Dow Jones and Oil Up as Russia Moves to Annex Crimea

Russia moving to annex Crimea hasn't rattled stock markets, but commodities are taking more notice.

Mar 18, 2014 at 3:30PM

Russia is moving forward with annexing Crimea, and the Dow Jones Industrial Average (DJINDICES:^DJI)and oil are both moving higher in trading today. Investors are bidding up stocks because it appears that Crimea joining Russia won't result in military action from the European Union or the U.S., something that was uncertain just last week. But oil is up because the Crimea move has more to do with energy than anything else.

Energy is big business in Crimea
Crimea has already claimed ownership of Ukraine's Black Sea oil and gas, where 1.5 billion cubic meters of gas were extracted last year. That's one of the reasons Russia was interested in the region. Before unrest broke out this year, Ukraine (which Crimea exited in a disputed Sunday referendum) was close to reaching a deal with a consortium led by ExxonMobil (NYSE:XOM) that could have increased production to 5 billion cubic meters per year.  

Xom Station Image

A Mobil station that could see prices rise if military conflict erupts over Crimean energy. Image owned by The Motley Fool.

Russia annexing Crime might not be good for that potential deal. However, a calming of tensions would be good for ExxonMobil's joint venture with Rosneft in the Russian Arctic, its biggest investment outside the U.S. The company could have seen its multibillion-dollar investment put in jeopardy if violence between Russia and the West erupted.  

However, Crimea is still in turmoil and Ukraine recently authorized its military to use force there. While the stock market may be overlooking risk of violence in the region, the commodity market isn't, and that's one big reason oil is up 1.5% to more than $99.50 today.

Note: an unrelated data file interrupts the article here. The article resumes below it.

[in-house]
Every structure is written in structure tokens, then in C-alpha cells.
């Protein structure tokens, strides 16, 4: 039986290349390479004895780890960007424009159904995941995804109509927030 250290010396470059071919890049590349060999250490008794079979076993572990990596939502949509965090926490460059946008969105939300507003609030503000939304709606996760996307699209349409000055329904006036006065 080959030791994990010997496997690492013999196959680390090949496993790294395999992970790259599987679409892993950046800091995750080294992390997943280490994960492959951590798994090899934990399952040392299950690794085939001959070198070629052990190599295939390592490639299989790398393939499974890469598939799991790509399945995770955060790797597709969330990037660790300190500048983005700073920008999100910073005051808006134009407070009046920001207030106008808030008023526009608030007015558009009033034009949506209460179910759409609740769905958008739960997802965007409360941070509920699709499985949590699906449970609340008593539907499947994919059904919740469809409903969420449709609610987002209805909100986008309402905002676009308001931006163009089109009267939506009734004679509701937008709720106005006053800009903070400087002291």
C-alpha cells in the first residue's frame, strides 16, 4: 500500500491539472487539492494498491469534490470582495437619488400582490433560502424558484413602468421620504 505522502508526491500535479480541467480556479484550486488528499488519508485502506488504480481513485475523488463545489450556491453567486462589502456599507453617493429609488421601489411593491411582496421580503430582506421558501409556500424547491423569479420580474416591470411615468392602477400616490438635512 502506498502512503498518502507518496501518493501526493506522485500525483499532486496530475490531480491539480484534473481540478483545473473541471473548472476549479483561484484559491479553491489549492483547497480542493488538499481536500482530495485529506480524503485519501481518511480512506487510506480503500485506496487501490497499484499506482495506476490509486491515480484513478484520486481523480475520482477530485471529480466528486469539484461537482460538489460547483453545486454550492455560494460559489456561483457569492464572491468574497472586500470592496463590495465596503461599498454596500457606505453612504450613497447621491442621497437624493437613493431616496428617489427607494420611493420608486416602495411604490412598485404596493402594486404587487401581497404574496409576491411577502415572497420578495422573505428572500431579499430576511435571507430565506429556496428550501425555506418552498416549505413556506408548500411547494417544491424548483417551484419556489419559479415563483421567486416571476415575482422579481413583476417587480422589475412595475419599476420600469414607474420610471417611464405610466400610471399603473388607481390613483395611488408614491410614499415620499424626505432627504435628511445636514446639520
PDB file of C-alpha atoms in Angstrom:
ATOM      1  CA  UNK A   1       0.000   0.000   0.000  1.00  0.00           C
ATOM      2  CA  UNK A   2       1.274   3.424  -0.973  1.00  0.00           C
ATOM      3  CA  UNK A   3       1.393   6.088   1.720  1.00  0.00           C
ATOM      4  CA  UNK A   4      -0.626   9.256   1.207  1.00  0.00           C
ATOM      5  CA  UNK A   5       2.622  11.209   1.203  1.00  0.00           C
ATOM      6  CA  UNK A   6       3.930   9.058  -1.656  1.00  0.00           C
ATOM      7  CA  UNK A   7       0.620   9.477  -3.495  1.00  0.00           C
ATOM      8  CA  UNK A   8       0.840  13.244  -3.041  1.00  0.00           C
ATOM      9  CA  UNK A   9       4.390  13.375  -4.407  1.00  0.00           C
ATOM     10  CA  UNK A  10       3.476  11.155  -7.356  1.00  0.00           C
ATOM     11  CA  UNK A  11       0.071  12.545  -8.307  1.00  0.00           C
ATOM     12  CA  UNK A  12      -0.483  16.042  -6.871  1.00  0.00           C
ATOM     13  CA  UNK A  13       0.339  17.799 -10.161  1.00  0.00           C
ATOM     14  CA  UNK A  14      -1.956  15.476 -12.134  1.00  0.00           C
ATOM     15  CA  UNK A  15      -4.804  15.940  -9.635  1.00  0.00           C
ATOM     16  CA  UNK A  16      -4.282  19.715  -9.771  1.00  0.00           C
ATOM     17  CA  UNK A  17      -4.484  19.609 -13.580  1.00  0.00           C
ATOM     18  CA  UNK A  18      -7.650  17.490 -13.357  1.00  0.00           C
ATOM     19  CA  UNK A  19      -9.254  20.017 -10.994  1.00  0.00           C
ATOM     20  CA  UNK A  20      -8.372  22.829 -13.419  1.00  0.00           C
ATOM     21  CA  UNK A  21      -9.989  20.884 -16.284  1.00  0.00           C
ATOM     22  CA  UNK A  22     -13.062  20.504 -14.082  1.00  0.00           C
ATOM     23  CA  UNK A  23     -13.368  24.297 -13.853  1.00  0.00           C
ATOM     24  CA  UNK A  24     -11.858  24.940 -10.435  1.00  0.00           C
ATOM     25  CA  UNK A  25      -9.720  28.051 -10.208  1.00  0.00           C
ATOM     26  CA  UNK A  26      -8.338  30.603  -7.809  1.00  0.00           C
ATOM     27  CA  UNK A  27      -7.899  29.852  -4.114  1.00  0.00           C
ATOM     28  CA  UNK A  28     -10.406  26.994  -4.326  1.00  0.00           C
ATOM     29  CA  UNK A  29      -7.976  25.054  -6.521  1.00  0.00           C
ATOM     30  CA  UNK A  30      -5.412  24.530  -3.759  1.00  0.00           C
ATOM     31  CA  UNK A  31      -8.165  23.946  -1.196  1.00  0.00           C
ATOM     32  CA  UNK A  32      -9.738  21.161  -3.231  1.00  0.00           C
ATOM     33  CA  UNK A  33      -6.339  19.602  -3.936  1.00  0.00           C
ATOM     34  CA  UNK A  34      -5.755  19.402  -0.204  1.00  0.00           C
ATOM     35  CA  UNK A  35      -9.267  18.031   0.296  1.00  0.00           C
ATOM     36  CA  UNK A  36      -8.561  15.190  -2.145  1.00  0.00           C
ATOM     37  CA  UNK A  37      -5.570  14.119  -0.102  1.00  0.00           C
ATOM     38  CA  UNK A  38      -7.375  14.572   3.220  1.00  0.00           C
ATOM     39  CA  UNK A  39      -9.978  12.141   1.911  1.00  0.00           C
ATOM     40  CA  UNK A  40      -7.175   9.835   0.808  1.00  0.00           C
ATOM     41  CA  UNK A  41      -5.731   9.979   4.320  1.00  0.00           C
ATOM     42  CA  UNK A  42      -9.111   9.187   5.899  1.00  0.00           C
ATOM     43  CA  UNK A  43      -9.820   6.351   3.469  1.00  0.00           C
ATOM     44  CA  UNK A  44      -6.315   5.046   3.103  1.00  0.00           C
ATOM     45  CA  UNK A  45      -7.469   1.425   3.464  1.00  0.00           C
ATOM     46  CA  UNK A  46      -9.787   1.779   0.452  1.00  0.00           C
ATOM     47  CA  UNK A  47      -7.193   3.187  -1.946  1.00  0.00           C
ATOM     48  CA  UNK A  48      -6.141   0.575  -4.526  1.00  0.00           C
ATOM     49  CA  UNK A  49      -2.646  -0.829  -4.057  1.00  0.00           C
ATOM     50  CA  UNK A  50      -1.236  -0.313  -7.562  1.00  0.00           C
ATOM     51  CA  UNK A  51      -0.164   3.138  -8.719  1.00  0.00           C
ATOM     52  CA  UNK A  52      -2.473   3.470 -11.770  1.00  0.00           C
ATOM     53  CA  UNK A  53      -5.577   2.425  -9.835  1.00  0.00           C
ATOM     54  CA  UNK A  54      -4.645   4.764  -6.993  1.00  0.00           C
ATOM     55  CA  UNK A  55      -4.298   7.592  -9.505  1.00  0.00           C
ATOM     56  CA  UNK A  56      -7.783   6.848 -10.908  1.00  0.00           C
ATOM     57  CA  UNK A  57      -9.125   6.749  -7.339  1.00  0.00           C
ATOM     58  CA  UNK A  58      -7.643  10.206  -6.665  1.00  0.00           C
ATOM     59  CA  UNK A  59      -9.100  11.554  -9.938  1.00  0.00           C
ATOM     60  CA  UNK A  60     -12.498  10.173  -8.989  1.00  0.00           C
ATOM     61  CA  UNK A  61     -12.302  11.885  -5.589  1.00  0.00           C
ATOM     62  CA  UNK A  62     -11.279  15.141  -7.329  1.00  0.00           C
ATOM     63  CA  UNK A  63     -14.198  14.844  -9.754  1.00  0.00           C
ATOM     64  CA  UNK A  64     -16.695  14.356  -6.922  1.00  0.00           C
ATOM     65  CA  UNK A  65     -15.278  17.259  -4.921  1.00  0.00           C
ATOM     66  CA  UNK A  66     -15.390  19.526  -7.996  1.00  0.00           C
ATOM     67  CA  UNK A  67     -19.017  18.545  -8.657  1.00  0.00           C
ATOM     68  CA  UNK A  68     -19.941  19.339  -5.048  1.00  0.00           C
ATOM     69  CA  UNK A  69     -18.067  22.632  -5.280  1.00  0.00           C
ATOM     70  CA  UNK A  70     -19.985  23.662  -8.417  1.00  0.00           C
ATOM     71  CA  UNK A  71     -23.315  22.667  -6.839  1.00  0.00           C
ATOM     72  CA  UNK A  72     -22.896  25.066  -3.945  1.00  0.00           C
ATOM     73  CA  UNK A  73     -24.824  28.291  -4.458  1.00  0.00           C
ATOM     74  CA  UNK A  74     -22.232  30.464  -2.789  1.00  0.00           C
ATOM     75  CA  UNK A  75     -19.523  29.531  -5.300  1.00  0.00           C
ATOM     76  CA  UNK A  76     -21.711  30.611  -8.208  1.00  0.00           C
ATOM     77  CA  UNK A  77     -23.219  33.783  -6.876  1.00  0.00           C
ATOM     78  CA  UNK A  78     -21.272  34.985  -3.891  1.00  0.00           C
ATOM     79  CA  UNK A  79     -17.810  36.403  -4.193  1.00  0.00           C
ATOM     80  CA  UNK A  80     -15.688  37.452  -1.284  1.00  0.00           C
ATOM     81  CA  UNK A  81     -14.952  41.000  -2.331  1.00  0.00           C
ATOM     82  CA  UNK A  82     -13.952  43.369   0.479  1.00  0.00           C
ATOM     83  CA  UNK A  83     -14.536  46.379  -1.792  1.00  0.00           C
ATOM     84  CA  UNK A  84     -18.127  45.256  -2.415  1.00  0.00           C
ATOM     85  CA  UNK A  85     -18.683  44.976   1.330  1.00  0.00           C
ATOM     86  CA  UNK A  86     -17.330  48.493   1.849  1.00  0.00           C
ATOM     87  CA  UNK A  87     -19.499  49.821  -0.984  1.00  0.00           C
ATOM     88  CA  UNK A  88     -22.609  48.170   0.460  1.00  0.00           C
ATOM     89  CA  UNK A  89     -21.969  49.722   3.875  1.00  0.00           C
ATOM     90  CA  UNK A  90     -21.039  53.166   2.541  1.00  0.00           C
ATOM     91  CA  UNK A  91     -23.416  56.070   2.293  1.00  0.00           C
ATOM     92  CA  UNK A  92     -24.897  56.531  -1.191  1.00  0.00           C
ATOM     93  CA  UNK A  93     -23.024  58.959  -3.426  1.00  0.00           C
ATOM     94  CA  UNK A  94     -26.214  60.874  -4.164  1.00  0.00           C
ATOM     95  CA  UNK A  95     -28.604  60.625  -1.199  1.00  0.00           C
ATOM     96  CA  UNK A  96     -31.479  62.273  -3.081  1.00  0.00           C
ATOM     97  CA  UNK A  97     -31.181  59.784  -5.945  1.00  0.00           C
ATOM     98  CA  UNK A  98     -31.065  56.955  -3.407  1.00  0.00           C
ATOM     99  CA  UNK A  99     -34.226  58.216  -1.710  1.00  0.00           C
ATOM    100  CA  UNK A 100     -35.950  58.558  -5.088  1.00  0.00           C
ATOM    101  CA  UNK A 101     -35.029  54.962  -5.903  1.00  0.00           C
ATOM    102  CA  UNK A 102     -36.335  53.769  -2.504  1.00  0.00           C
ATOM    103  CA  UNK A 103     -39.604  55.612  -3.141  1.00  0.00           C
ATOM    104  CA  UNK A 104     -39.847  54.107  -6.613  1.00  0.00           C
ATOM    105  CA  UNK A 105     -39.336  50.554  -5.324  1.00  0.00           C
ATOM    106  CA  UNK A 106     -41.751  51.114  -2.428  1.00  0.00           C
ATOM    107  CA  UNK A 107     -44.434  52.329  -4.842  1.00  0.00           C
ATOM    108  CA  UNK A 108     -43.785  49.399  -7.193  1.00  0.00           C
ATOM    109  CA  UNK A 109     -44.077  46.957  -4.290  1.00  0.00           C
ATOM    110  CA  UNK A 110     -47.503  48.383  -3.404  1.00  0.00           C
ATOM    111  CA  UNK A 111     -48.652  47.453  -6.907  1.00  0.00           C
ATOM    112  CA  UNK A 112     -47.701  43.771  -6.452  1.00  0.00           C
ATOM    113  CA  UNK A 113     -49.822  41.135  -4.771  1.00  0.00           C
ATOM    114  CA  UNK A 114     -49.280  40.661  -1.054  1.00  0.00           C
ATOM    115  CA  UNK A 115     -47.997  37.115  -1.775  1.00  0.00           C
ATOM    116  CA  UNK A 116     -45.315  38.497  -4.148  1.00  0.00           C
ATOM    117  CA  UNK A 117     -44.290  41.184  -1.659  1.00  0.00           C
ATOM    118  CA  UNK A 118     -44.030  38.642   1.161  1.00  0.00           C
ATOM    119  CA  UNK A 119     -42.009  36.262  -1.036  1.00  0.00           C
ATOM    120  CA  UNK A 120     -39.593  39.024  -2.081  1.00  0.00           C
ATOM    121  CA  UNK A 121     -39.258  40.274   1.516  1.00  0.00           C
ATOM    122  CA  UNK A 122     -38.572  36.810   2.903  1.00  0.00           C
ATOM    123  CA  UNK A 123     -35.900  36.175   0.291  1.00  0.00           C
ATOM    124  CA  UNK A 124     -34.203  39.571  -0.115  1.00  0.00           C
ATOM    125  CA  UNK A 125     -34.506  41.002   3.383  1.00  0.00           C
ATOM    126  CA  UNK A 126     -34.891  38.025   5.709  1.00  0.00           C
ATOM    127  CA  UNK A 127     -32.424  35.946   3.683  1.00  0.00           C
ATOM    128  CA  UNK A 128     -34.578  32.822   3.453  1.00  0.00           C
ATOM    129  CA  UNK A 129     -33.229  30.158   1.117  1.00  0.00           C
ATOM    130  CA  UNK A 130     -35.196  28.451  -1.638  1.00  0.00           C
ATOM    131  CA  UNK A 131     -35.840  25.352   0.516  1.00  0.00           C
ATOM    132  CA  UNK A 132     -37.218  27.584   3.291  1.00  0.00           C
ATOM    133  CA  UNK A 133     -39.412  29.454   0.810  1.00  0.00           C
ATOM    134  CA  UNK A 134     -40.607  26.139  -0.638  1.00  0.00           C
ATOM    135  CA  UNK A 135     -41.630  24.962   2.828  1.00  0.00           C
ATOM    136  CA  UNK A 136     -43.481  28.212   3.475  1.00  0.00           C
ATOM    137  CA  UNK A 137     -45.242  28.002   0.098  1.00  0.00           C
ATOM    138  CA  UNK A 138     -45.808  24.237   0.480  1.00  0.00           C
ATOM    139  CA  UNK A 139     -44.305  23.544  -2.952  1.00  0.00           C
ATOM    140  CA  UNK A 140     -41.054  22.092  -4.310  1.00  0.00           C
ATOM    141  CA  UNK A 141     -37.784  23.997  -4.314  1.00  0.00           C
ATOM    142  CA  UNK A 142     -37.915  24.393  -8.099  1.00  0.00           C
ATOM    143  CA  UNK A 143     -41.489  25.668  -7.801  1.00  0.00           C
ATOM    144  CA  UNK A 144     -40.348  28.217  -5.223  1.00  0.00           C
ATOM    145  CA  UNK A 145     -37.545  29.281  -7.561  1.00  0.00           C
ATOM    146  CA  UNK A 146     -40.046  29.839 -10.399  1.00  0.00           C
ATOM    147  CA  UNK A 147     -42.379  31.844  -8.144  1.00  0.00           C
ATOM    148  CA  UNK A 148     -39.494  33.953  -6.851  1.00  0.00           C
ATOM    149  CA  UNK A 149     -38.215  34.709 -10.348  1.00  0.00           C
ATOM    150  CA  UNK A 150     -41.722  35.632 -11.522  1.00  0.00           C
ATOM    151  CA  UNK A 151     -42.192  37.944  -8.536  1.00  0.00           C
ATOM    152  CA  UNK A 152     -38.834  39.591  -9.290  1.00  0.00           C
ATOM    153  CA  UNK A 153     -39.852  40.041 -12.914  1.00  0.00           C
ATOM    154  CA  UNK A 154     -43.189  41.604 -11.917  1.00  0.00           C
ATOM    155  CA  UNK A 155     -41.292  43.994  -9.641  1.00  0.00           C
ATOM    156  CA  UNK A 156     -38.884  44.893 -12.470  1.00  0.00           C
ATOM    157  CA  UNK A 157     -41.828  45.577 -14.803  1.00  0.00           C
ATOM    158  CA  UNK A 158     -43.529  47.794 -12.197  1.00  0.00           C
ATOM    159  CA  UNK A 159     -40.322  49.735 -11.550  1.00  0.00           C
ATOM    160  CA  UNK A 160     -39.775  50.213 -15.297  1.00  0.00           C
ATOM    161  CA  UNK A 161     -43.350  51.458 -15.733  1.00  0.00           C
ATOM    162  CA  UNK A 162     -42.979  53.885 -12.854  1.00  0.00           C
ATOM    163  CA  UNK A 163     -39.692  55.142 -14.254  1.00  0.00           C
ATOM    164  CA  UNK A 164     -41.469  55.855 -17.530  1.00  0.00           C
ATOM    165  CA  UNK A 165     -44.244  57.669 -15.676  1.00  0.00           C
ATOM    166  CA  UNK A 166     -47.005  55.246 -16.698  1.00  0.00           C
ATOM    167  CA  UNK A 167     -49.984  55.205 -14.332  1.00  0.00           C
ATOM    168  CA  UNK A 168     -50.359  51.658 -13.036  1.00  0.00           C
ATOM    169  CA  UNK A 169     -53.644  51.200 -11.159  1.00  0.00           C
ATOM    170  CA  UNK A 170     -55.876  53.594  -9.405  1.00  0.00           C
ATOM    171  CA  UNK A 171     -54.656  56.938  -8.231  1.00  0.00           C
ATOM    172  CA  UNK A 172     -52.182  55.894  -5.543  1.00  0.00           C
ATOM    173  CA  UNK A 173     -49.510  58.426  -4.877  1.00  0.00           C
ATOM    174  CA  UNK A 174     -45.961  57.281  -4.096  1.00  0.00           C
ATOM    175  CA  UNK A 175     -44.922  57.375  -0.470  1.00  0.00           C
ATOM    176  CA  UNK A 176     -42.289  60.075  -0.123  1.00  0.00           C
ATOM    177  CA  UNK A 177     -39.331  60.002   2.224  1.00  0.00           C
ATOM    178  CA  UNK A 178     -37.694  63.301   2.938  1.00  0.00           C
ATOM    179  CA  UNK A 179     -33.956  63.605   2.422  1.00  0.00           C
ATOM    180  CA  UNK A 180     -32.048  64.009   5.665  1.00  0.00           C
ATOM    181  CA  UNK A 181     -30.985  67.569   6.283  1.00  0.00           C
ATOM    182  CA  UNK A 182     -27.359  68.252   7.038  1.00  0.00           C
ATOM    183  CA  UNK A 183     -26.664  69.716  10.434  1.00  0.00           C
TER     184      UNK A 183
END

Chevron continues litigation
Elsewhere in Big Oil, ExxonMobil competitor Chevron (NYSE:CVX) received the go-ahead by a Gibraltar judge to pursue a lawsuit against online poker magnate Russell DeLeon, who helped fund a lawsuit against the company in Ecuador. U.S. courts recently found the Ecuadorian lawsuit and judgment of $9.5 billion to be full of holes including fraud and extortion.

More than likely, the case goes back to court where it's been for more than a decade and investors are left hanging. For today, it's a small win for Chevron in a legal battle that continues on.

One great way to create value in energy
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Travis Hoium has no position in any stocks mentioned. The Motley Fool recommends Chevron. Try any of our Foolish newsletter services free for 30 days. We Fools may not all hold the same opinions, but we all believe that considering a diverse range of insights makes us better investors. The Motley Fool has a disclosure policy.

4 in 5 Americans Are Ignoring Buffett's Warning

Don't be one of them.

Jun 12, 2015 at 5:01PM

Admitting fear is difficult.

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The catch was: Attendees weren't allowed to record any of it. No audio. No video. 

Our team of analysts wrote down every single word Buffett and Munger uttered. Over 16,000 words. But only two words stood out to me as I read the detailed transcript of the event: "Real threat."

That's how Buffett responded when asked about this emerging market that is already expected to be worth more than $2 trillion in the U.S. alone. Google has already put some of its best engineers behind the technology powering this trend. 

The amazing thing is, while Buffett may be nervous, the rest of us can invest in this new industry BEFORE the old money realizes what hit them.

KPMG advises we're "on the cusp of revolutionary change" coming much "sooner than you think."

Even one legendary MIT professor had to recant his position that the technology was "beyond the capability of computer science." (He recently confessed to The Wall Street Journal that he's now a believer and amazed "how quickly this technology caught on.")

Yet according to one J.D. Power and Associates survey, only 1 in 5 Americans are even interested in this technology, much less ready to invest in it. Needless to say, you haven't missed your window of opportunity. 

Think about how many amazing technologies you've watched soar to new heights while you kick yourself thinking, "I knew about that technology before everyone was talking about it, but I just sat on my hands." 

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David Hanson owns shares of Berkshire Hathaway and American Express. The Motley Fool recommends and owns shares of Berkshire Hathaway, Google, and Coca-Cola.We Fools don't all hold the same opinions, but we all believe that considering a diverse range of insights makes us better investors. The Motley Fool has a disclosure policy.

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